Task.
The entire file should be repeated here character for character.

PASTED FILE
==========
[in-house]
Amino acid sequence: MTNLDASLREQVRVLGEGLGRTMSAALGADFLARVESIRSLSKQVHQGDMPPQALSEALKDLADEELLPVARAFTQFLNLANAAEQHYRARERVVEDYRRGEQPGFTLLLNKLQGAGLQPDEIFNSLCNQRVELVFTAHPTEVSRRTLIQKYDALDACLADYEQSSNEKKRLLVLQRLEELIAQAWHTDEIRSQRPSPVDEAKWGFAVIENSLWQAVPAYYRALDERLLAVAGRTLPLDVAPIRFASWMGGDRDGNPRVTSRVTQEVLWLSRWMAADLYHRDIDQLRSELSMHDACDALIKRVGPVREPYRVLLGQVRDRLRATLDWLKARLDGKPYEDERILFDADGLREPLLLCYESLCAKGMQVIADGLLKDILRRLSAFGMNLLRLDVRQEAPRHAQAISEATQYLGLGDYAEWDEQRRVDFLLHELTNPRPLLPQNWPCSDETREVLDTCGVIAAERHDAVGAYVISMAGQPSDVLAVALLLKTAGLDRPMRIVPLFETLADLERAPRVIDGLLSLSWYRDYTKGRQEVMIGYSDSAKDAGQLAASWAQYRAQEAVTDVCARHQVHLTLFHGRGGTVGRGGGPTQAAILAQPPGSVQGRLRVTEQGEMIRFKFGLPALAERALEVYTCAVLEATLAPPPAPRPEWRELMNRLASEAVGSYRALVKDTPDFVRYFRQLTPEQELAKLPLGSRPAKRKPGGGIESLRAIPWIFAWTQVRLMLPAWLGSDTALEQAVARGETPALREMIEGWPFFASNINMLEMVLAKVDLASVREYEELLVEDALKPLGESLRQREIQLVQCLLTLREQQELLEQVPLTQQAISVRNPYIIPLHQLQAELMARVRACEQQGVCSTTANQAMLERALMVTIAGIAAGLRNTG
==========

[in-house]
Amino acid sequence: MTNLDASLREQVRVLGEGLGRTMSAALGADFLARVESIRSLSKQVHQGDMPPQALSEALKDLADEELLPVARAFTQFLNLANAAEQHYRARERVVEDYRRGEQPGFTLLLNKLQGAGLQPDEIFNSLCNQRVELVFTAHPTEVSRRTLIQKYDALDACLADYEQSSNEKKRLLVLQRLEELIAQAWHTDEIRSQRPSPVDEAKWGFAVIENSLWQAVPAYYRALDERLLAVAGRTLPLDVAPIRFASWMGGDRDGNPRVTSRVTQEVLWLSRWMAADLYHRDIDQLRSELSMHDACDALIKRVGPVREPYRVLLGQVRDRLRATLDWLKARLDGKPYEDERILFDADGLREPLLLCYESLCAKGMQVIADGLLKDILRRLSAFGMNLLRLDVRQEAPRHAQAISEATQYLGLGDYAEWDEQRRVDFLLHELTNPRPLLPQNWPCSDETREVLDTCGVIAAERHDAVGAYVISMAGQPSDVLAVALLLKTAGLDRPMRIVPLFETLADLERAPRVIDGLLSLSWYRDYTKGRQEVMIGYSDSAKDAGQLAASWAQYRAQEAVTDVCARHQVHLTLFHGRGGTVGRGGGPTQAAILAQPPGSVQGRLRVTEQGEMIRFKFGLPALAERALEVYTCAVLEATLAPPPAPRPEWRELMNRLASEAVGSYRALVKDTPDFVRYFRQLTPEQELAKLPLGSRPAKRKPGGGIESLRAIPWIFAWTQVRLMLPAWLGSDTALEQAVARGETPALREMIEGWPFFASNINMLEMVLAKVDLASVREYEELLVEDALKPLGESLRQREIQLVQCLLTLREQQELLEQVPLTQQAISVRNPYIIPLHQLQAELMARVRACEQQGVCSTTANQAMLERALMVTIAGIAAGLRNTG